After the withdrawal of international troops from Afghanistan, the Islamist Taliban took power in the country – and are redesigning it according to their ideas. The most important developments in the news blog.
Almost two weeks after the end of the evacuation mission by western states in Afghanistan, the first flight with civilians on board started again in Kabul on Thursday. The Qatar Airways passenger plane landed in Doha with over a hundred people on board. “We managed to get the first plane with passengers (…) to take off,” said Qatar’s foreign minister, Sheikh Mohammed bin Abdulrahman Al-Thani, in the Pakistani capital, Islamabad. The airport has been made operational again in the past few days. He thanked the Taliban for helping reopen the airport to civil aviation. Western states in particular hope to be able to bring former local workers and other people seeking protection out of Afghanistan by air.
According to the Federal Foreign Office, 15 German nationals were also on board the machine. “The people who have flown out are mainly women and children,” said the ministry in Berlin. “We are continuing to work intensively on creating more opportunities to leave the country in the next few days and will actively inform the people concerned about them.”
Americans, British, Ukrainians and Canadians were also on the plane. Qatar’s special envoy, Mutlak bin Madsched al-Kahtani, announced that there would also be a scheduled flight to and from Kabul on Friday. According to the US, the Taliban want to leave Afghanistan for 200 Americans and other civilians who stayed behind after the evacuation operation. A US representative told the Reuters news agency that charter flights from Kabul airport would be used. The US withdrew its last soldiers from Afghanistan on August 31 and ended its military operation there after 20 years. (10.09.2021)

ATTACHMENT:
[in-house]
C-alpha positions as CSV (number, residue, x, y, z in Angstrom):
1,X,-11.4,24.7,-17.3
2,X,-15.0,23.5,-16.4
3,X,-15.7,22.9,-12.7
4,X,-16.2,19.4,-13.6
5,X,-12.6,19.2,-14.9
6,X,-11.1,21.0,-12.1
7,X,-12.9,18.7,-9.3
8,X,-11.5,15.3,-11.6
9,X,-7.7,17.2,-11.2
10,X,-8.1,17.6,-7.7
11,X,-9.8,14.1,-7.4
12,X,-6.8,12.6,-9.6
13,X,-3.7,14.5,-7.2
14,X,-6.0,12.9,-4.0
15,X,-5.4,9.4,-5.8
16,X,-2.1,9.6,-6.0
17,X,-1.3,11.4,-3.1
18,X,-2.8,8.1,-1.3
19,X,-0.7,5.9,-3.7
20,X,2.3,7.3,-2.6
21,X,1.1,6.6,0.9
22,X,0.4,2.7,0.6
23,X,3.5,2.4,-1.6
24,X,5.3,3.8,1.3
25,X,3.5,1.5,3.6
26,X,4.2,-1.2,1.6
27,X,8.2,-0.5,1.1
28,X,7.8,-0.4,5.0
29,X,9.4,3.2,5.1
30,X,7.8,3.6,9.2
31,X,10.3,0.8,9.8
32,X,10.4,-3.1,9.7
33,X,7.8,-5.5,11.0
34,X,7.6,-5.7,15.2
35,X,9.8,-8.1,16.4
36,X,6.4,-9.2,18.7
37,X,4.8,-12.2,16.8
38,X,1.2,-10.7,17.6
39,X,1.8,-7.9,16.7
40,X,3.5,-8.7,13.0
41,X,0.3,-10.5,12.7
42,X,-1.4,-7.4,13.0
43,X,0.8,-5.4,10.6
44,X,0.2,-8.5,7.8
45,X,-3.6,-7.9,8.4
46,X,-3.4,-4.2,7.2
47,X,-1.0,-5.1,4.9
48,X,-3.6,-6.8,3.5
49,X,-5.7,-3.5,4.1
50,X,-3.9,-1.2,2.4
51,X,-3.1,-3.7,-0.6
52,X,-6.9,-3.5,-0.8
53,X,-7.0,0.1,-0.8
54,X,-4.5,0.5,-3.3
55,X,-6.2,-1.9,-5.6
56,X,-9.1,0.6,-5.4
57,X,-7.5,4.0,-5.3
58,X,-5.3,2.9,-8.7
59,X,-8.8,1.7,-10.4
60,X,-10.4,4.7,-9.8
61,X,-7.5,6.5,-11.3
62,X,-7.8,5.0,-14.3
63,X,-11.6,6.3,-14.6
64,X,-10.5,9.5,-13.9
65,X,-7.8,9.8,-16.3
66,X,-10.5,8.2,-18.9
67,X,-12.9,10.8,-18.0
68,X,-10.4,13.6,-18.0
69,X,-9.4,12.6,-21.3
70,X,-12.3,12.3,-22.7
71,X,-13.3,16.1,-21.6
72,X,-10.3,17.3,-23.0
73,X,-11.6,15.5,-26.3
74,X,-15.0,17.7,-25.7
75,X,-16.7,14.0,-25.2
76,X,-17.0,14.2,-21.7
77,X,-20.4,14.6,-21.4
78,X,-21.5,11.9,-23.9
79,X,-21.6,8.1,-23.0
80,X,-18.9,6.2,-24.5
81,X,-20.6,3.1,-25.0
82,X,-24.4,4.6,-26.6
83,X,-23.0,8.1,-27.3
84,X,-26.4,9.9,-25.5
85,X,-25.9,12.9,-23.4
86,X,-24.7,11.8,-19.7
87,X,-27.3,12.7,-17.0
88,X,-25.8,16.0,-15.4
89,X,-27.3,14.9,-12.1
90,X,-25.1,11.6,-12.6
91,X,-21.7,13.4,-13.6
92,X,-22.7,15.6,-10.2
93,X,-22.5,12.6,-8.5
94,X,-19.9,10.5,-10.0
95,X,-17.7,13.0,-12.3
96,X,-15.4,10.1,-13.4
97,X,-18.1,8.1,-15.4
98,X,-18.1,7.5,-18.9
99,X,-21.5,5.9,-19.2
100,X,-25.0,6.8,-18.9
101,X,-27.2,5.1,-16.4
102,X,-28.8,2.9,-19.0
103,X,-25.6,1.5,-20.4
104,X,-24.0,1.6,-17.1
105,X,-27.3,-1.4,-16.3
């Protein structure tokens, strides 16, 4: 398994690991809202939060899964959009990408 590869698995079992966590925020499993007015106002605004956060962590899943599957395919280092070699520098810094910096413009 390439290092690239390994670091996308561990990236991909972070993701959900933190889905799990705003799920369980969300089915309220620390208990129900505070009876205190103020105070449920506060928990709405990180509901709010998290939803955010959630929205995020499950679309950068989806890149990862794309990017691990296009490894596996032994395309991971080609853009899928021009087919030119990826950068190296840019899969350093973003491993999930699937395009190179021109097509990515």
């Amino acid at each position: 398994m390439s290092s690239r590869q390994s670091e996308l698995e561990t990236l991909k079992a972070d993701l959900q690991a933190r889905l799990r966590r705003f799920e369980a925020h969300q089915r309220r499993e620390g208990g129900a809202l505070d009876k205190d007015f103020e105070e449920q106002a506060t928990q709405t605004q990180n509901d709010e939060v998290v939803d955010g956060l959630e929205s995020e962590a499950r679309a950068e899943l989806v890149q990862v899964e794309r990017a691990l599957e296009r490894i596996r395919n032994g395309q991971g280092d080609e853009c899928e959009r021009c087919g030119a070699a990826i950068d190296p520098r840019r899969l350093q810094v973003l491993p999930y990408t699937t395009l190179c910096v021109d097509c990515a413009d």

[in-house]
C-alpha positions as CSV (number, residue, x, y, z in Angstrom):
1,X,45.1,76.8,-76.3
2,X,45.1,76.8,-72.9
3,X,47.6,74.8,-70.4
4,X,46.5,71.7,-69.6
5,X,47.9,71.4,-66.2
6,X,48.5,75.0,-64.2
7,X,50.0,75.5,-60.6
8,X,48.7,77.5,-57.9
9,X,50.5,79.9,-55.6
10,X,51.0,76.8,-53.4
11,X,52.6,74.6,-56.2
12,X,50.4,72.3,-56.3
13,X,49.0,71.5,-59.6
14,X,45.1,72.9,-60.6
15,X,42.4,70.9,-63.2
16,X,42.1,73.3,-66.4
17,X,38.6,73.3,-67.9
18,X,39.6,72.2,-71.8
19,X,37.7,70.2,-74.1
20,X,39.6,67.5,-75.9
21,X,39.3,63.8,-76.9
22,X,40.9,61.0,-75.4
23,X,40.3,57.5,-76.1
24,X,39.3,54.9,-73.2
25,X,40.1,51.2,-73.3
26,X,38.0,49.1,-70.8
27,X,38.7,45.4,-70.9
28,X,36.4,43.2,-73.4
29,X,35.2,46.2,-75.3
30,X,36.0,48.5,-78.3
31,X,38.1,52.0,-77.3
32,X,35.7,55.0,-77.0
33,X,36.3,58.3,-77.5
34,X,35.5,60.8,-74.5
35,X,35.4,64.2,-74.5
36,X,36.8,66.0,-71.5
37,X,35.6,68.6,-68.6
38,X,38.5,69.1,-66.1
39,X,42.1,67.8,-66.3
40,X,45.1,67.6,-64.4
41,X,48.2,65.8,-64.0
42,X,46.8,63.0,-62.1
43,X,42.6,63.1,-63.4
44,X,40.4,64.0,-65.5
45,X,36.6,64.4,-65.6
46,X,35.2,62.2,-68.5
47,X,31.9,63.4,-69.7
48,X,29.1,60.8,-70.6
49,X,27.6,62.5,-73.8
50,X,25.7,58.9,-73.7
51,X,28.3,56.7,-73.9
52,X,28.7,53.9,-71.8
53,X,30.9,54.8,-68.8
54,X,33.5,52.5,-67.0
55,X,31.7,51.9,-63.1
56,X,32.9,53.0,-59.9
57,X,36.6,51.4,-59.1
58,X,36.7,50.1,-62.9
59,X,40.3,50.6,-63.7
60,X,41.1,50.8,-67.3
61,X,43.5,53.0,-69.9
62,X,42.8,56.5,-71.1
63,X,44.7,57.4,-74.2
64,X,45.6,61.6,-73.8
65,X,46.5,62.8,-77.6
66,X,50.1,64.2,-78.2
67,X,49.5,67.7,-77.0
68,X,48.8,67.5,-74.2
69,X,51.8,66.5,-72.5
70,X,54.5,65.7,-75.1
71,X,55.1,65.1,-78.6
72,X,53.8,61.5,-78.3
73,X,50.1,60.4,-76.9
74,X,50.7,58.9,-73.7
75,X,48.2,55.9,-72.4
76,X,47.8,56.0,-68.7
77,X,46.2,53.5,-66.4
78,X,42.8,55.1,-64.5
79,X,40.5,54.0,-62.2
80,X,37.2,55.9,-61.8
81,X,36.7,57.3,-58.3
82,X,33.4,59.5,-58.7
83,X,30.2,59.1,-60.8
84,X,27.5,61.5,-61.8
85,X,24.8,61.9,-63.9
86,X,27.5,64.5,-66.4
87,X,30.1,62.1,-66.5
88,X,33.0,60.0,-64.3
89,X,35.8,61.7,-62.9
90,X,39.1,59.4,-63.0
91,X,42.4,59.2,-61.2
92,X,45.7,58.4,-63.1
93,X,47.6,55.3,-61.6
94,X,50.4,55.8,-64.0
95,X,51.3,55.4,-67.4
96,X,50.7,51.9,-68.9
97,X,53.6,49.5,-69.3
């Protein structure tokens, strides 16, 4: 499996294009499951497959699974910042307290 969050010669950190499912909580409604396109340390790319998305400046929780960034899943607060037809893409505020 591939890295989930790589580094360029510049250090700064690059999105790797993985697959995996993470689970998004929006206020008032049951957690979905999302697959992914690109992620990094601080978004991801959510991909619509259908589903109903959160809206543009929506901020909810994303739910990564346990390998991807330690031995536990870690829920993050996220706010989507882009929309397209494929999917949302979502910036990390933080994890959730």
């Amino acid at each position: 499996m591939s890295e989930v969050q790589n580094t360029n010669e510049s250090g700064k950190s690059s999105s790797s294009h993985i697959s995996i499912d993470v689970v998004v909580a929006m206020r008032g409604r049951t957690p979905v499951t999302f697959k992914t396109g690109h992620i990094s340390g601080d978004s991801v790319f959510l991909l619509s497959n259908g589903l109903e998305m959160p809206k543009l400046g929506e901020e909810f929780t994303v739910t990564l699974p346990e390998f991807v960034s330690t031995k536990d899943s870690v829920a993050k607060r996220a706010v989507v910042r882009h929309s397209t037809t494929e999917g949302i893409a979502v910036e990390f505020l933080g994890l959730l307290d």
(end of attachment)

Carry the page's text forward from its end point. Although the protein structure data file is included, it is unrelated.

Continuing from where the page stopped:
Taliban prohibit further protests
The militant Islamist Taliban have initially banned all further protests in Afghanistan. The Ministry of Interior’s first official statement after the formation of the government stated that no one should try to organize protests under any circumstances at the moment. Serious criminal prosecution is threatened in the event of violations. The reason given by the Taliban was that some people had disrupted public order and harassed people in the past few days.
At the same time, the Islamists set the conditions for protests in the future. Accordingly, organizers must obtain prior approval from the Ministry of Justice. The reason for the demonstration, the location, the time and the slogans must be communicated to the judiciary and the security authorities at least 24 hours in advance.
The Taliban had used violence to suppress demonstrations in the past few days. They also arrested reporters covering protests and mistreated journalists on several occasions. The largest local TV stations apparently stopped reporting on the protests in Kabul, which had been going on for days. Women and men took to the streets in the capital, Kabul and several provinces, among other things for women’s rights and freedom. (09.09.2021)
The Taliban allow 200 US citizens and other civilians to leave the country
According to the US, the Taliban are allowing 200 Americans and other civilians to leave Afghanistan who stayed behind after the evacuation mission ended. A US representative told the Reuters news agency that charter flights were used from Kabul Airport. The departures are expected for Thursday. The US special envoy for Afghanistan, Zalmay Khalilzad, has urged the Taliban to let the people leave the country, said the insider, who did not want his name to be revealed. It was unclear whether these people from the USA and third countries were among those who were stuck in Mazar-i-Sharif for days because their private charter plane was not allowed to take off. (09.09.2021)